Syphilis

Of all the many sexual transmitted infections in the world, syphilis is one that actually can be treated, and has a cure.

Unlike HIV, genital herpes or warts, syphilis can come and go. While it can prove to be fatal in the long term if it is not treated, it can generally be overcome with simple and effective treatment.

So, for those of you who have no idea what the infection is, syphilis is caused from the bacterium Treponema pallidum and has often been called “the great imitator” due to the fact so many of the signs and symptoms are indistinguishable from those of other diseases.

The infection can be transferred from person to person via direct contact with a syphilis sore.

These sores are usually found in the external genitals, vagina, anus, or in the rectum but can also occur on the lips and in the mouth.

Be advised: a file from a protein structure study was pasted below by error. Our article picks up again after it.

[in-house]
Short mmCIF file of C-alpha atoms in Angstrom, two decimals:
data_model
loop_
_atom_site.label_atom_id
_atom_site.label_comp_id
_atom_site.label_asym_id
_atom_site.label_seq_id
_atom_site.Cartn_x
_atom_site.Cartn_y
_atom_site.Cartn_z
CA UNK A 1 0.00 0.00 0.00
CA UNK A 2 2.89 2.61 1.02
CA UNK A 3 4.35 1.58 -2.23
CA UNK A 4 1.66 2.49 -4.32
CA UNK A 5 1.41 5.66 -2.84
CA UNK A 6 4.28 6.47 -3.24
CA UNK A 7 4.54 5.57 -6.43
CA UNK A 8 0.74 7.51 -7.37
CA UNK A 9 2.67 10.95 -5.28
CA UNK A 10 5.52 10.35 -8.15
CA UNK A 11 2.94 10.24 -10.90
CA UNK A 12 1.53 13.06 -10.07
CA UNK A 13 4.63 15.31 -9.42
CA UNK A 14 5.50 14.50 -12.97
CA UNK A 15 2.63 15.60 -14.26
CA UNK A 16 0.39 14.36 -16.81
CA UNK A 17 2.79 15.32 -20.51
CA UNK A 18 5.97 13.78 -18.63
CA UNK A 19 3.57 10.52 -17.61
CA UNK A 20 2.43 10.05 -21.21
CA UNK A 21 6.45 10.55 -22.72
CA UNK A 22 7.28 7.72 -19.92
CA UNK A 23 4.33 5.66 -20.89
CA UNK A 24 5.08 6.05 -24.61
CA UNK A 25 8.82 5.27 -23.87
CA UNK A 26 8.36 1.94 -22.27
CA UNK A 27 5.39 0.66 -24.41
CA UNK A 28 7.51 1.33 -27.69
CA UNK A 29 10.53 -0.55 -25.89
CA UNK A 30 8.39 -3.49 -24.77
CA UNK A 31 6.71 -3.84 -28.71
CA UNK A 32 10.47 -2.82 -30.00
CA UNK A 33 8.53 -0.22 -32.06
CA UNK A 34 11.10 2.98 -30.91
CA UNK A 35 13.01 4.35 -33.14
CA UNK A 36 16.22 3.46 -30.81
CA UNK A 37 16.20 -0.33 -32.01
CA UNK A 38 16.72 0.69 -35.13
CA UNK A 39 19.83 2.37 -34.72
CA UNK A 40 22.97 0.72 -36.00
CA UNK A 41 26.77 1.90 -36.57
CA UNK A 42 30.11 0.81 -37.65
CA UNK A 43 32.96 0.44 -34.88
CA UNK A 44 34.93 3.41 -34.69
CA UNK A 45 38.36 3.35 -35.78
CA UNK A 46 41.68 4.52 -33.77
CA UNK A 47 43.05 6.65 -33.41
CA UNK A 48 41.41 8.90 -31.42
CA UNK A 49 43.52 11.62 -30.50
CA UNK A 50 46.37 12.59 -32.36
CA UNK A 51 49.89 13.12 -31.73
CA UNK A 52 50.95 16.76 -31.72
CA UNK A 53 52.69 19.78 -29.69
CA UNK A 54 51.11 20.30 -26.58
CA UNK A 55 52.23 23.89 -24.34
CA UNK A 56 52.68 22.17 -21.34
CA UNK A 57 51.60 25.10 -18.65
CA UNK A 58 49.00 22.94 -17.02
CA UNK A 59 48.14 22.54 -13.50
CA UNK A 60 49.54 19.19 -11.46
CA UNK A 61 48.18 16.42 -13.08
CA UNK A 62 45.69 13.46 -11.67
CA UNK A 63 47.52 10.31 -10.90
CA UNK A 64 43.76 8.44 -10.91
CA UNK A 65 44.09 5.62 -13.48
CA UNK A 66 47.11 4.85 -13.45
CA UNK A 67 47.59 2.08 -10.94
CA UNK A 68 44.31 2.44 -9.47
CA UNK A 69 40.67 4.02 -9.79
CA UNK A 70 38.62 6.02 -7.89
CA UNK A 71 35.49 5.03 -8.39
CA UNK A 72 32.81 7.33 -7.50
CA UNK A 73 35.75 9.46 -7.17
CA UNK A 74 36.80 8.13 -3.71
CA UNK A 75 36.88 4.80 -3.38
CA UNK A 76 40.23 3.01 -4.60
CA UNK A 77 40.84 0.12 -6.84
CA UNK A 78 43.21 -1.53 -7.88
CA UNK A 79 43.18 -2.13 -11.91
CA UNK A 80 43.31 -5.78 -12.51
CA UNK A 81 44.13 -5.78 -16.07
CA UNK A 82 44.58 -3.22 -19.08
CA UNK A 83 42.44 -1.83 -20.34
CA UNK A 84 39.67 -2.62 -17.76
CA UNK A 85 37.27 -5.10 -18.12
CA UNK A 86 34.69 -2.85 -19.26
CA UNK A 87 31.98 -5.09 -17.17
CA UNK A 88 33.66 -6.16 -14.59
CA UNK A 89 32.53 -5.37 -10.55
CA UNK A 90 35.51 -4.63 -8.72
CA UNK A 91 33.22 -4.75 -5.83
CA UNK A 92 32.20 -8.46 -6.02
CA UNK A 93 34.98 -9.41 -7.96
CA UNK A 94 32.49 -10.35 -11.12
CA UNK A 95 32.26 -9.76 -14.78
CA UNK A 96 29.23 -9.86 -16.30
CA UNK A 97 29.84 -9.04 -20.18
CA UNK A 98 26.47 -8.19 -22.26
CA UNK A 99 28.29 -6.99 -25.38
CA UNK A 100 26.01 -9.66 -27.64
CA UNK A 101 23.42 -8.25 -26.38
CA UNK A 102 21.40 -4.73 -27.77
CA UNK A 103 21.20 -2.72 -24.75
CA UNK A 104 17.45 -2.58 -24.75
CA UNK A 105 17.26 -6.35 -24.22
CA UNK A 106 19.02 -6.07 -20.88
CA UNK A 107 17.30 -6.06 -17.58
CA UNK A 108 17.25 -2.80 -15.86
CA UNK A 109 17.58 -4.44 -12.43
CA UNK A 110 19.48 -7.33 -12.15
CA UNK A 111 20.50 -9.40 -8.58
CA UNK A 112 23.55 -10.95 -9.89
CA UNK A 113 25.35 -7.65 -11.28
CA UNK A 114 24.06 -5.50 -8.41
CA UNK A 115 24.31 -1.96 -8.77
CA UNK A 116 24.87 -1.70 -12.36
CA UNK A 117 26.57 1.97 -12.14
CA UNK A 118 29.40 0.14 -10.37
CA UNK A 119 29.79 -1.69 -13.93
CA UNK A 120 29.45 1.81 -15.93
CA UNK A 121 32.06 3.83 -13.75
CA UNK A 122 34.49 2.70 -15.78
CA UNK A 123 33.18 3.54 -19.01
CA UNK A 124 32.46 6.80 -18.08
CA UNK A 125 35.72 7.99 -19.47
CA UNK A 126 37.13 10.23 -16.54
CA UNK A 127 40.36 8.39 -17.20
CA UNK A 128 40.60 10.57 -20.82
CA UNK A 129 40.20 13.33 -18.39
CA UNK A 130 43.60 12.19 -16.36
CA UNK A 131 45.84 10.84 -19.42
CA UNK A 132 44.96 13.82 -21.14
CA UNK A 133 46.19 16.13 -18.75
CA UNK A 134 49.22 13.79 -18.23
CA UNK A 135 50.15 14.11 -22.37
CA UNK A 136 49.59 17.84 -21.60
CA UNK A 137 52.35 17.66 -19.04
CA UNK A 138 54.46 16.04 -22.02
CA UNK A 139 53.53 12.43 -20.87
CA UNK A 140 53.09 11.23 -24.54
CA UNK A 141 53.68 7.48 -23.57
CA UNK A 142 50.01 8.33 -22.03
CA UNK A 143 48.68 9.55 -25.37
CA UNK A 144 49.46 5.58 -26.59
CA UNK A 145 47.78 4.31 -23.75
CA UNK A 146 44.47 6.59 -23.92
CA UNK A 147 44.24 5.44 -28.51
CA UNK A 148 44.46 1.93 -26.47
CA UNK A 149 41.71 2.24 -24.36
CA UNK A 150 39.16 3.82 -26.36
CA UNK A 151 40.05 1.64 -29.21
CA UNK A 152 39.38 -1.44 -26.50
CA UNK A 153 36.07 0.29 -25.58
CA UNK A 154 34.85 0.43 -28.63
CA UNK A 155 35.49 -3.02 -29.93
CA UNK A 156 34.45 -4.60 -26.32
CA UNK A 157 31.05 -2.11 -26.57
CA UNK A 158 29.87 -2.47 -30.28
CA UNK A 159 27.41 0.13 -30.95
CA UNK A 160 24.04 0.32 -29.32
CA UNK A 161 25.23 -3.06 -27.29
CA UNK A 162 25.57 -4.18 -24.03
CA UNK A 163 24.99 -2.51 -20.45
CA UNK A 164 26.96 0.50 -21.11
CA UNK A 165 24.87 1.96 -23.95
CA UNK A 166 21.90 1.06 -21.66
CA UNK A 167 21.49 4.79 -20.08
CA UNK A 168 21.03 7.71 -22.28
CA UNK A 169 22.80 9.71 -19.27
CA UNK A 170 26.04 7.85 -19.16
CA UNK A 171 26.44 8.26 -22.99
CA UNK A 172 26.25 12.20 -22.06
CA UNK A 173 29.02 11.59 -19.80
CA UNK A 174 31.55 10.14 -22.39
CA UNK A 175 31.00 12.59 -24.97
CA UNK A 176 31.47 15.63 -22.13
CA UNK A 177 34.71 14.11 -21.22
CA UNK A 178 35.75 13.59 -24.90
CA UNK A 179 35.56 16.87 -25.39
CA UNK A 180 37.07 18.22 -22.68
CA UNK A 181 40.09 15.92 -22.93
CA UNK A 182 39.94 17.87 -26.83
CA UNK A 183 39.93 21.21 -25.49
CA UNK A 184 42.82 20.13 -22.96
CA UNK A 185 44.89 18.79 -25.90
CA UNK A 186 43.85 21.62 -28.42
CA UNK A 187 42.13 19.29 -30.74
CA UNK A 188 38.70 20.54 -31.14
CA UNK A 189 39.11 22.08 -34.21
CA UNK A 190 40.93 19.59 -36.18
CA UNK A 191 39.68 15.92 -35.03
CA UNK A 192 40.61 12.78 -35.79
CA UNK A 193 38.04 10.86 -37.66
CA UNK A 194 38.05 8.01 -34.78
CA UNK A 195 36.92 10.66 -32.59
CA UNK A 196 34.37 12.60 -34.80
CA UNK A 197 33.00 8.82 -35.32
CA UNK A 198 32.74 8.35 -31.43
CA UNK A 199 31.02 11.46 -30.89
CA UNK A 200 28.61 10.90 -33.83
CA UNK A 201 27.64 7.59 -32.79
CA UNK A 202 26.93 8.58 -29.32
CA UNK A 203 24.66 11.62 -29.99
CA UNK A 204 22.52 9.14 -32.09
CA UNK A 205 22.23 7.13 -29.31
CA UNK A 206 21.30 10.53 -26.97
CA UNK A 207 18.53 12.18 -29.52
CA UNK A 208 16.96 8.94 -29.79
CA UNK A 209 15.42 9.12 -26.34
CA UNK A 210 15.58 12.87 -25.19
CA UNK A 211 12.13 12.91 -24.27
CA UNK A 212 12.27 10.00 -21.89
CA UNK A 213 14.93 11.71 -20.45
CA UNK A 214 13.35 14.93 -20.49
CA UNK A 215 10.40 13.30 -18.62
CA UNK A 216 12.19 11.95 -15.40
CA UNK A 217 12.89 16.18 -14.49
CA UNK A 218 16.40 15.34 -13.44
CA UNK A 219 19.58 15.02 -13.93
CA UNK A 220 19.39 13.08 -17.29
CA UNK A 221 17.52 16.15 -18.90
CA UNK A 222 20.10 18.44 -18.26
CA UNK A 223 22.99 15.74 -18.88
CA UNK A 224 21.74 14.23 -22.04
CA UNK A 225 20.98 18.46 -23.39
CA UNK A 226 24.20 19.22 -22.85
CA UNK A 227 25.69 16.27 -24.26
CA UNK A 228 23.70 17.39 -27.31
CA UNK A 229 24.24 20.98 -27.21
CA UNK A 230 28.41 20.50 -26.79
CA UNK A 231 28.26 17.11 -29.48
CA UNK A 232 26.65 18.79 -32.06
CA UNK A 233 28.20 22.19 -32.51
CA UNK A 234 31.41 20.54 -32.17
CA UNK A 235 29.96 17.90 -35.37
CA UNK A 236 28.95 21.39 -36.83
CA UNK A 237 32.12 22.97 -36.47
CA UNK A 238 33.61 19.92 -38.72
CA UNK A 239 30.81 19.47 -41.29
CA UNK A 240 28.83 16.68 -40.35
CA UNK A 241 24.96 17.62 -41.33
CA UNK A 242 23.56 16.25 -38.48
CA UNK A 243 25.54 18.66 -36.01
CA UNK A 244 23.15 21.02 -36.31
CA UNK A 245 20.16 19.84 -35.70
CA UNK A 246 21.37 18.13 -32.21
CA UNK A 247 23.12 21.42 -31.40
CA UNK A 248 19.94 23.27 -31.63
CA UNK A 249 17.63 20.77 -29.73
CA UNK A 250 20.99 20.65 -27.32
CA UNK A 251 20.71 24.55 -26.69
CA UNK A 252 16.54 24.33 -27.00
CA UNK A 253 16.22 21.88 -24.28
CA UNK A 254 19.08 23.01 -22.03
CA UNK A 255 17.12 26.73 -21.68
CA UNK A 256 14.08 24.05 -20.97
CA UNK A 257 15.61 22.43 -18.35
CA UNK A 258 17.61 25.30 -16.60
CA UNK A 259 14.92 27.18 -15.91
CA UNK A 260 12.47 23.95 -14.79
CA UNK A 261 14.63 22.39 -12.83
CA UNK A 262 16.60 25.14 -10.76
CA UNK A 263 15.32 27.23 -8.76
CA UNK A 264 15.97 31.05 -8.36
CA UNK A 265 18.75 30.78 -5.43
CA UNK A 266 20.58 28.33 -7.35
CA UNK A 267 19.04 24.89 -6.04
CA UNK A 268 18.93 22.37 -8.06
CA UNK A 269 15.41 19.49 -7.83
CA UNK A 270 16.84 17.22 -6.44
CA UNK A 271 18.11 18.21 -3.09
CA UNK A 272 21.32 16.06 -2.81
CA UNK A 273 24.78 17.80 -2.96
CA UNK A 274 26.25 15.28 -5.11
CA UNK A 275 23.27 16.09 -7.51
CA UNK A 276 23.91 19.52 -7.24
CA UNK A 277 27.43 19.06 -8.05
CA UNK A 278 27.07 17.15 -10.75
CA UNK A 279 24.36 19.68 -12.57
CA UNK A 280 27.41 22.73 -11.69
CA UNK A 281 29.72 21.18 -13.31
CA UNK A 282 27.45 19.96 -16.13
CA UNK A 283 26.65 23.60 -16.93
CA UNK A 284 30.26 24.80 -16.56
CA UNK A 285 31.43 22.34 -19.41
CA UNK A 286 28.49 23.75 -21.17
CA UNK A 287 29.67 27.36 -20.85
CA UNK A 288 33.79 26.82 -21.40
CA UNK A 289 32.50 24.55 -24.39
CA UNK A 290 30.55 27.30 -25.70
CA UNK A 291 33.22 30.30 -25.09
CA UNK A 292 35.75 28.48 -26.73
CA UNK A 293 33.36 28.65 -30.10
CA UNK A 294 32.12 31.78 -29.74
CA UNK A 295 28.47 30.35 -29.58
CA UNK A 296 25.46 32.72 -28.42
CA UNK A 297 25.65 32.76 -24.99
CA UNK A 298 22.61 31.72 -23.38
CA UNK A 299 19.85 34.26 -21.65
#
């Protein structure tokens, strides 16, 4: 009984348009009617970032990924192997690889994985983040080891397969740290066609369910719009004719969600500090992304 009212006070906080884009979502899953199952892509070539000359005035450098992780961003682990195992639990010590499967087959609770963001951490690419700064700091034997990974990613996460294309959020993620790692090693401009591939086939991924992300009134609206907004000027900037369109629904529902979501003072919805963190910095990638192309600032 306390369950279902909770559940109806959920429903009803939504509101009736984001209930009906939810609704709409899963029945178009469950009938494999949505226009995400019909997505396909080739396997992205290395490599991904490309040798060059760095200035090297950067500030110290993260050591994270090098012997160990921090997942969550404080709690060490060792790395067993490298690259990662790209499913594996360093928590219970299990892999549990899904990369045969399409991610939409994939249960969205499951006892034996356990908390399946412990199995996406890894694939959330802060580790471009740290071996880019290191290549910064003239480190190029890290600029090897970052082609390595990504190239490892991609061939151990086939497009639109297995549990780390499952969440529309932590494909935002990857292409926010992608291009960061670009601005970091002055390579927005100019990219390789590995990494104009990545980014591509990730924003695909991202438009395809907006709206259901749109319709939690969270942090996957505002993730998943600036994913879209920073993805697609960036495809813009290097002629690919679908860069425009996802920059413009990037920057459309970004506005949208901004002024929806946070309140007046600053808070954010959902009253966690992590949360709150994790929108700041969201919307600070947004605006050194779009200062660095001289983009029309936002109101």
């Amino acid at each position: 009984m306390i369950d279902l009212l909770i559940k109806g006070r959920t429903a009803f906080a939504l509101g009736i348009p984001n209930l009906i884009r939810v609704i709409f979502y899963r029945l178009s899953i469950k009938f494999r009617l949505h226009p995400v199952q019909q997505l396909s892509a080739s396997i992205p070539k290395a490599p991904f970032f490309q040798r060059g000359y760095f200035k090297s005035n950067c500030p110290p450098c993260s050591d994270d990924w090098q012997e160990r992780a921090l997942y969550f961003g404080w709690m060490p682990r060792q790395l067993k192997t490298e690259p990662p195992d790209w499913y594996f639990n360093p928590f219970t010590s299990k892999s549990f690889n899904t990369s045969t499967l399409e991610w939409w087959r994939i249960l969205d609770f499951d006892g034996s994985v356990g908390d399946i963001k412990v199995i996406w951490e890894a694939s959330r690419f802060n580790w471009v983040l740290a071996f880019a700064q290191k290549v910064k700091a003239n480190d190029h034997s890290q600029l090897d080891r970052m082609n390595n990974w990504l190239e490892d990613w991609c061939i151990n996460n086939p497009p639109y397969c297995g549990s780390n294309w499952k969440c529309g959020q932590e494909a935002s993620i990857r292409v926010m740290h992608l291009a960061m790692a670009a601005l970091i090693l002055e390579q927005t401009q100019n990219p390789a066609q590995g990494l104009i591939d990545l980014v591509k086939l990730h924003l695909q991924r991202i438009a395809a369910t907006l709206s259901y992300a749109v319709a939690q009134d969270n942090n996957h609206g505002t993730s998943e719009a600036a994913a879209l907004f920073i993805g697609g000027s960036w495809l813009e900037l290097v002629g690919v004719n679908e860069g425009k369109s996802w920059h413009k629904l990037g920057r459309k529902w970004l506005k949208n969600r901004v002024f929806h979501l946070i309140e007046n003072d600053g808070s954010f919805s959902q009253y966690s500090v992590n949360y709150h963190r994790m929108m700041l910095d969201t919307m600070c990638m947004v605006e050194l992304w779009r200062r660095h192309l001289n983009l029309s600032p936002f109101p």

Transmission of the organism occurs during vaginal, anal, or oral sex, and woman can pass the virus onto their newborns during pregnancy.

The symptoms of the infection come in three stages, the primary, the secondary and the latent stages.

Initially the symptoms will begin with a single sore, referred to as the chancre, which is usually firm, round, small and painless. It lasts for about three to six weeks and heals without treatment.

The second stage then starts with a rash on one or more areas of the body, which then leads to fever, swollen lymph glands, sore throat, patchy hair loss, headaches, weight loss, muscle aches, and fatigue in those with the infection.

The symptoms in this stage will also disappear without treatment.

The latent stage, however, can last for years, and is where the disease begins to attack internal parts of your body, such as your brain, nerves, eyes and heart.

The damage may be serious enough to cause death.

But, the good news is, a single intramuscular injection of penicillin, an antibiotic, will cure a person who has had syphilis for less than a year. Additional doses are needed to treat someone who has had syphilis for longer than a year

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